In this episode we discuss the emergence of an online comedy "circuit," the value of evergreen content, and whether comedy standards are on the decline. →
On the “post-Oscars” episode of the podcast, Jordan Cooper and Josh Spector discuss the increasing social media presence of Hollywood actors, what Josh learned working with top new media content creators for the Academy, and how the best marketing you can do is simply putting out great content. We also dive deep into Facebook advertising techniques, custom audiences & remarketing, referral & event tracking in Google Analytics, targeted ads on Reddit, and managing a small pay-per-click budget to promote your content online. Plus, we answer your questions about about multiple Instagram accounts, photo credits, the future of Vine, capturing e-mails at shows, and replying to and engaging with your fans.
In this episode we discuss lessons from the Oscars social media campaign, the importance of making good stuff, Facebook ads, Google Analytics, and more. →
On the “pre-Oscar lunacy” episode of the podcast, Jordan Cooper and Josh Spector look at tech startups as an example of how you should approach your comedy career, experimenting with different online platforms to find ones that suit your strengths, developing the culture of your audience, being obsessed with continually learning, and how everything you do on and off stage is your “product”. Plus, we take questions involving marketing a humor book, connecting with comedy bookers by providing value and repurposing your online content for multiple platforms.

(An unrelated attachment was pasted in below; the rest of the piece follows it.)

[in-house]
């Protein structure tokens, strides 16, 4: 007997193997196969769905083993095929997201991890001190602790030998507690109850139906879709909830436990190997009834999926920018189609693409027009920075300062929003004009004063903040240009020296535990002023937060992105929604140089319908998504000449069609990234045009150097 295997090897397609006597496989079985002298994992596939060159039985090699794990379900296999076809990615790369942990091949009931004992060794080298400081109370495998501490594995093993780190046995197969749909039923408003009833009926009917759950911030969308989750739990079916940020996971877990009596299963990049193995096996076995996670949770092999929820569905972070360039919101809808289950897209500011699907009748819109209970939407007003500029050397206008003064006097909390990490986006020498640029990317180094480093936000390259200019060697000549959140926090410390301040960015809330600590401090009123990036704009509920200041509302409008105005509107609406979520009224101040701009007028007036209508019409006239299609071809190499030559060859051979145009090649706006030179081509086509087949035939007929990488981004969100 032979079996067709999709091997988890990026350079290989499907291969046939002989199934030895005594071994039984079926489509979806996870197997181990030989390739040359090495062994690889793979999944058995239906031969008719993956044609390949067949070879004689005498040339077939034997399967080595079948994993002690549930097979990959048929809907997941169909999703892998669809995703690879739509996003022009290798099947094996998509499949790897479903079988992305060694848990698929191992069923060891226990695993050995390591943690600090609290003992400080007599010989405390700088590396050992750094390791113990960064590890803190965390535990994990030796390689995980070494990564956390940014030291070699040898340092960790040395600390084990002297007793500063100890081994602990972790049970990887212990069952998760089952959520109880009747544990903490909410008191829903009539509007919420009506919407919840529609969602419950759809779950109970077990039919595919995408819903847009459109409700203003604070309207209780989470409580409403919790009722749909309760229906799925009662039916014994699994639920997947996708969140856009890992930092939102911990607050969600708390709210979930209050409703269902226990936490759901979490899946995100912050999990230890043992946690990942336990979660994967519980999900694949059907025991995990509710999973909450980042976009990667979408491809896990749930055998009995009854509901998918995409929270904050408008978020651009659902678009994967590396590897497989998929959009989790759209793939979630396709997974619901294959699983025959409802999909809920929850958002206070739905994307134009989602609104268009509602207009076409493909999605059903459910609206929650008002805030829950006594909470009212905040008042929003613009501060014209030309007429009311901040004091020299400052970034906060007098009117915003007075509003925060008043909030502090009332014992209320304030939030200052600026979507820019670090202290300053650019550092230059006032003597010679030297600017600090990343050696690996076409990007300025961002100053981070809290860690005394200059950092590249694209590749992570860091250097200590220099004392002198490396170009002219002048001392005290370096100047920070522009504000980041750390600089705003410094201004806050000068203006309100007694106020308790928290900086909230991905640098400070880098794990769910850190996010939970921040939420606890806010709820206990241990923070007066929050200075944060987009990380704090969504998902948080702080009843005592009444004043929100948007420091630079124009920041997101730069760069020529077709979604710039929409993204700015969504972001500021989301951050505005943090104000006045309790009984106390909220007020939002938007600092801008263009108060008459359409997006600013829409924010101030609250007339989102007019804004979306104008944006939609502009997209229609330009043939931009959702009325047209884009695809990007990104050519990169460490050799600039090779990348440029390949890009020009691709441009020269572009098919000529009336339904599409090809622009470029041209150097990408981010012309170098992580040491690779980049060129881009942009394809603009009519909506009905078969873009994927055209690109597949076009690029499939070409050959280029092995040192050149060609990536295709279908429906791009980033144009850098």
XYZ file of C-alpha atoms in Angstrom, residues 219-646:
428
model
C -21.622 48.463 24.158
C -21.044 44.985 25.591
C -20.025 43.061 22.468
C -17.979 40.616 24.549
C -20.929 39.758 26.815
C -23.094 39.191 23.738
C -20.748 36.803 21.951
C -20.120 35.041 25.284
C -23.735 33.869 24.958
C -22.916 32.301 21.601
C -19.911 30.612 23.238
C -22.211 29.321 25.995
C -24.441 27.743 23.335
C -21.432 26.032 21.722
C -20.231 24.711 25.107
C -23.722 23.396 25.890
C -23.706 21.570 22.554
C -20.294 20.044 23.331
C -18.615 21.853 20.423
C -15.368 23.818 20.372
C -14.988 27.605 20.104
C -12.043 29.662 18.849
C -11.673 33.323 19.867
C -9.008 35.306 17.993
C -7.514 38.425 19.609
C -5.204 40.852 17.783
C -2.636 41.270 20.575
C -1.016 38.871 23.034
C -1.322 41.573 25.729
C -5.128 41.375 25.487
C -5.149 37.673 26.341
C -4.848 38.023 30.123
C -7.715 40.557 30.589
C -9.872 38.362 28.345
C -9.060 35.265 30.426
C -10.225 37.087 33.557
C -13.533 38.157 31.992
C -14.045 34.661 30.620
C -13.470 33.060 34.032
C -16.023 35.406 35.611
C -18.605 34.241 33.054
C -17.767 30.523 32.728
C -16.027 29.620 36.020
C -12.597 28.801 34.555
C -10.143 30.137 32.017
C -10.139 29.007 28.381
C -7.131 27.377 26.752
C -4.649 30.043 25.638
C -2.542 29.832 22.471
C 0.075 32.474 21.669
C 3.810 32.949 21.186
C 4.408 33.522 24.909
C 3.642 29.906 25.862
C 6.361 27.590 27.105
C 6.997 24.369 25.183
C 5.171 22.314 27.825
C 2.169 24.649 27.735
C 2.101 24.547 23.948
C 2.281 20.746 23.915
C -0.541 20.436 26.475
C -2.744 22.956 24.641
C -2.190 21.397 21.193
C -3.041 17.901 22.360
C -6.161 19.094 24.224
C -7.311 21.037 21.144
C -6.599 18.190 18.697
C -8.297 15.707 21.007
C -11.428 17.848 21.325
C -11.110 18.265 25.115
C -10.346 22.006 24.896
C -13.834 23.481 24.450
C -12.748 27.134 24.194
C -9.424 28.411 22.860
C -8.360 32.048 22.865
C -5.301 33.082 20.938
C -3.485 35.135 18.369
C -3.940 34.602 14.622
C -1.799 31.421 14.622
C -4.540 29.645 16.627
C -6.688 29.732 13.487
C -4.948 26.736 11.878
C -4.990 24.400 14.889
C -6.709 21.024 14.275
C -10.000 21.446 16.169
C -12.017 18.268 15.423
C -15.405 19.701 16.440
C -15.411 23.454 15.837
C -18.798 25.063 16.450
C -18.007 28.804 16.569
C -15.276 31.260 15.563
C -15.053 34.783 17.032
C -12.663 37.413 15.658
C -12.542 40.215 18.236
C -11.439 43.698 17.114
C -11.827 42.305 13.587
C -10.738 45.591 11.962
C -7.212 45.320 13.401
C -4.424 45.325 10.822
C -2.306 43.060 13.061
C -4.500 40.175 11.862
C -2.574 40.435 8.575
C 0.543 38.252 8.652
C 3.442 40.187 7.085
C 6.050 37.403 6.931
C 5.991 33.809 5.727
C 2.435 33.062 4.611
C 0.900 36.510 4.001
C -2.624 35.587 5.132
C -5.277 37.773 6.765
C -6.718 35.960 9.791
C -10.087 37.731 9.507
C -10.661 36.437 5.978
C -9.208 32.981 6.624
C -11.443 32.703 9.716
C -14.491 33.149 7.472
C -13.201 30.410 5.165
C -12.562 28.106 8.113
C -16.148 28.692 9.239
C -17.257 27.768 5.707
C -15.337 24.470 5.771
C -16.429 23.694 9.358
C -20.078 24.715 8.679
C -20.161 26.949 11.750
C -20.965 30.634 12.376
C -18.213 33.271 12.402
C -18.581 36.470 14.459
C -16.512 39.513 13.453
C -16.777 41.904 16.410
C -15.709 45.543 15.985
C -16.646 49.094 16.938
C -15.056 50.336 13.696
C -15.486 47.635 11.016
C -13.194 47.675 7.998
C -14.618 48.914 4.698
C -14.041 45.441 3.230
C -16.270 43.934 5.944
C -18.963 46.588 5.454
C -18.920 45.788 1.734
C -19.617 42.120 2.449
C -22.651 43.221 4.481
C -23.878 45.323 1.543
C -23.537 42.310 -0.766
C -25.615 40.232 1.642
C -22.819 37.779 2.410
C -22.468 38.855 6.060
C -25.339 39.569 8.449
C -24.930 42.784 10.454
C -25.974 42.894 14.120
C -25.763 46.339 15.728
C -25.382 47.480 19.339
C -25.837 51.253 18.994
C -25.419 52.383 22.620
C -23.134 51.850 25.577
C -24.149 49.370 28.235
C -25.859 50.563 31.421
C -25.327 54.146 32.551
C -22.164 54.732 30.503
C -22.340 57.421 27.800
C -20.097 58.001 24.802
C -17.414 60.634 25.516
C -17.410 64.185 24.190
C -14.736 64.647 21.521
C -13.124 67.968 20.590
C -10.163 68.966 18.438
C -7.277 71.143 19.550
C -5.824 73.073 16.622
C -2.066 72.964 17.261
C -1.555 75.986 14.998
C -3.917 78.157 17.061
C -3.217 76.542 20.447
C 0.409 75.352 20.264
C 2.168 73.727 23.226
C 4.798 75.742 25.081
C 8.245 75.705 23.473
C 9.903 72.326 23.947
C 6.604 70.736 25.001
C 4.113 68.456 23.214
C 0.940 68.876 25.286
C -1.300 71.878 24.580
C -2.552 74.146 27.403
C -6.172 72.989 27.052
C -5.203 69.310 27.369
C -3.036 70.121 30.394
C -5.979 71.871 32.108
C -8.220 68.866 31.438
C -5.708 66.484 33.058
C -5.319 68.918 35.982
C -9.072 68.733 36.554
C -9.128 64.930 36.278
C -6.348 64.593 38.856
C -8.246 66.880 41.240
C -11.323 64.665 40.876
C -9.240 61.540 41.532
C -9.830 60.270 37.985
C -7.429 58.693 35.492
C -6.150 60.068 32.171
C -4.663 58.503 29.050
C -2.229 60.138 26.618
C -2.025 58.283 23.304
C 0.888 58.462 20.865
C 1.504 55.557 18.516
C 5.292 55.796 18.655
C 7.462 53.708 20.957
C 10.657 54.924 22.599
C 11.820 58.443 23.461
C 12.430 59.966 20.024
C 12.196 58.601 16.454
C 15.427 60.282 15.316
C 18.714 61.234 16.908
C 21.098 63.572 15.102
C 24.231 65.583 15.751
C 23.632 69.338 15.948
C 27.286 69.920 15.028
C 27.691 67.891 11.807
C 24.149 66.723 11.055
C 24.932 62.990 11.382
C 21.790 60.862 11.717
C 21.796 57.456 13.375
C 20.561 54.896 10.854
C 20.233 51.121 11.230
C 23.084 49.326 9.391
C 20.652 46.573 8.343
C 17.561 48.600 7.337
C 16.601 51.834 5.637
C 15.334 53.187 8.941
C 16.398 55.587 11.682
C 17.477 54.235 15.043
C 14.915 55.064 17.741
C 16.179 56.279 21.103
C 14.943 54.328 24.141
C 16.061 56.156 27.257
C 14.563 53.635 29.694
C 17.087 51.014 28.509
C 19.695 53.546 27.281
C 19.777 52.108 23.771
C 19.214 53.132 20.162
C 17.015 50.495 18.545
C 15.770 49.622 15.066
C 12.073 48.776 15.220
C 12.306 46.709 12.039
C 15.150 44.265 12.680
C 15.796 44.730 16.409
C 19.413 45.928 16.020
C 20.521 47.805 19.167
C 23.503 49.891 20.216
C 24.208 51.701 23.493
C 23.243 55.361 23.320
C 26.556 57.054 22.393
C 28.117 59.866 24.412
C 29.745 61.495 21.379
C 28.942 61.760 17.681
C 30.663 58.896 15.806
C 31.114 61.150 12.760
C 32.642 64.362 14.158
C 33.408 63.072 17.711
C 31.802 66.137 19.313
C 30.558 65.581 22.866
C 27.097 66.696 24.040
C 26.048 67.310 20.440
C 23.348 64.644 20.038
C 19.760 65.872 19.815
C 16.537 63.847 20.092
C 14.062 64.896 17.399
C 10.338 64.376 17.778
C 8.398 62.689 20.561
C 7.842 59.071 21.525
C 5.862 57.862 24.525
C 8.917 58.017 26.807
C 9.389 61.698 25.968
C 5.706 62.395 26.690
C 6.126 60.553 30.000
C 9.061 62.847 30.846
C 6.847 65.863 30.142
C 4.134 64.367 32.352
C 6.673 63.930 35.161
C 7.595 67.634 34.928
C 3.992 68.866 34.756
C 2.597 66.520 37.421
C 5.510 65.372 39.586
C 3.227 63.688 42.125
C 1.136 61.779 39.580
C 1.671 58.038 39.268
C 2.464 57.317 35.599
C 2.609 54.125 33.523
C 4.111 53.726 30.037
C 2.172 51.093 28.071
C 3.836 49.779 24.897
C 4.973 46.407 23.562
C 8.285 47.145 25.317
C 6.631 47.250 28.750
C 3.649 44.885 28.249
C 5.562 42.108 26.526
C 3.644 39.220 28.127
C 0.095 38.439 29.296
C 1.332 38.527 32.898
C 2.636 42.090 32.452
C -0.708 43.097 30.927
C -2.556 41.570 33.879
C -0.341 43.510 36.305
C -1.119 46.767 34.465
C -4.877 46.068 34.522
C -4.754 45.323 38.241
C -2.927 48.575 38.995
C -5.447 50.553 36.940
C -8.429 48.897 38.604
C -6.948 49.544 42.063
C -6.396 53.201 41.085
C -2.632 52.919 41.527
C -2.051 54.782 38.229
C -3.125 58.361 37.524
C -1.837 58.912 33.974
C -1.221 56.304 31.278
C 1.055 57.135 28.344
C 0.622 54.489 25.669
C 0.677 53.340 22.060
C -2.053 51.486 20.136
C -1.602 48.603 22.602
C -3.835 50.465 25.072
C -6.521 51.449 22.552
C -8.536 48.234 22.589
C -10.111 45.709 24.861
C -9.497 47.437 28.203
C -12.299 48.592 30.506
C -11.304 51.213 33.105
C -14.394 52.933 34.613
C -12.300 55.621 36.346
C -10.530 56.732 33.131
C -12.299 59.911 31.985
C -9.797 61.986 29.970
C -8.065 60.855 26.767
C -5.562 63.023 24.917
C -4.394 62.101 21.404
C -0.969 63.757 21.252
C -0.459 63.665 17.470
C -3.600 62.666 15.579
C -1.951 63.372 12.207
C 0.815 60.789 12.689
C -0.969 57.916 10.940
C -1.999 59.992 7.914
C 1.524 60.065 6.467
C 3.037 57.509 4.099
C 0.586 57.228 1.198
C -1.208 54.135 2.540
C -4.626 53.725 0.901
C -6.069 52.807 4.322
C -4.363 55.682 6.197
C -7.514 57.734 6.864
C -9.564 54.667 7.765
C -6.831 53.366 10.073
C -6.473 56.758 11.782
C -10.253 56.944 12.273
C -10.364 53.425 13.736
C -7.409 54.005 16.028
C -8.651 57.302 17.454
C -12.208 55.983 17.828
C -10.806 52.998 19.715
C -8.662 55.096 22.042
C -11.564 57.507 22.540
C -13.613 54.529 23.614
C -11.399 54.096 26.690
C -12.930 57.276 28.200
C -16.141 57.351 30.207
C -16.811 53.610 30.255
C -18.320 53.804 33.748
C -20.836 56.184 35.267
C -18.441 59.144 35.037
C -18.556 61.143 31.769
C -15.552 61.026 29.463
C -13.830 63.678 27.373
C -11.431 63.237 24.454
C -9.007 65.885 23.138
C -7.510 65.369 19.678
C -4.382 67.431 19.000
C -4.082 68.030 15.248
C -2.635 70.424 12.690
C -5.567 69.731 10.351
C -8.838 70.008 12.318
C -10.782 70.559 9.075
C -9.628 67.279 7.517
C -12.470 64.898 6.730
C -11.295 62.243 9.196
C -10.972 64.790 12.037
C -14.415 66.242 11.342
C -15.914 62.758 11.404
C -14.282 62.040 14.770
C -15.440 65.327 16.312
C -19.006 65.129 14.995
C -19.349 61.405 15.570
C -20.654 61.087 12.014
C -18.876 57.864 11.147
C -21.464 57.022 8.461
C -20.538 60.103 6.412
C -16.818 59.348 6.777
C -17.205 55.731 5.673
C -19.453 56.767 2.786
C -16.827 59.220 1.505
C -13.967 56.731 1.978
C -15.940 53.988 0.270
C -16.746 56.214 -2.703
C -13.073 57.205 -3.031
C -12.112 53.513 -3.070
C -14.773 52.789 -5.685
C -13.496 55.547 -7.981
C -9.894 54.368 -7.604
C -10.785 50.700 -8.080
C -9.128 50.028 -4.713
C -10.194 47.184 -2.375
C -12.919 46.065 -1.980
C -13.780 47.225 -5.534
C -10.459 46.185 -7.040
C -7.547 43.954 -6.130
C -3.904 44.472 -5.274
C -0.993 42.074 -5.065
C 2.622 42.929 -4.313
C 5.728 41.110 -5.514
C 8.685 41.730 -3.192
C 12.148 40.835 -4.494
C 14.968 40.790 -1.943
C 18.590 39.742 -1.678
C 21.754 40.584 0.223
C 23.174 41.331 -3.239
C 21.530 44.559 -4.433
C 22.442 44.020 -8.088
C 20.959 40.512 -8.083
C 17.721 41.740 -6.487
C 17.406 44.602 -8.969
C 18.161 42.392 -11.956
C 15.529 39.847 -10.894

Learn how and why you should approach your career like a startup company, how to find the best online platform for your skills, and how everything you do on stage and off is your "product." →
On the “we’re not dead” episode of the podcast, Jordan Cooper and Josh Spector talk about the importance of a mobile optimized website, how expected traffic sources influence the way you should design your website, creating ways to measure performance and results so you can improve what you are doing, and understanding the audience you should be targeting for a specific piece of content (it’s not “comedy fans”) In addition, Jordan shares what he’s learned the past year doing three different weekly podcasts, developing content as a proof of concept for something bigger, and we answer listener submitted questions on reaching college markets without NACA, press releases & getting coverage for yourself and the prospects of “making it” just doing live stand-up performances.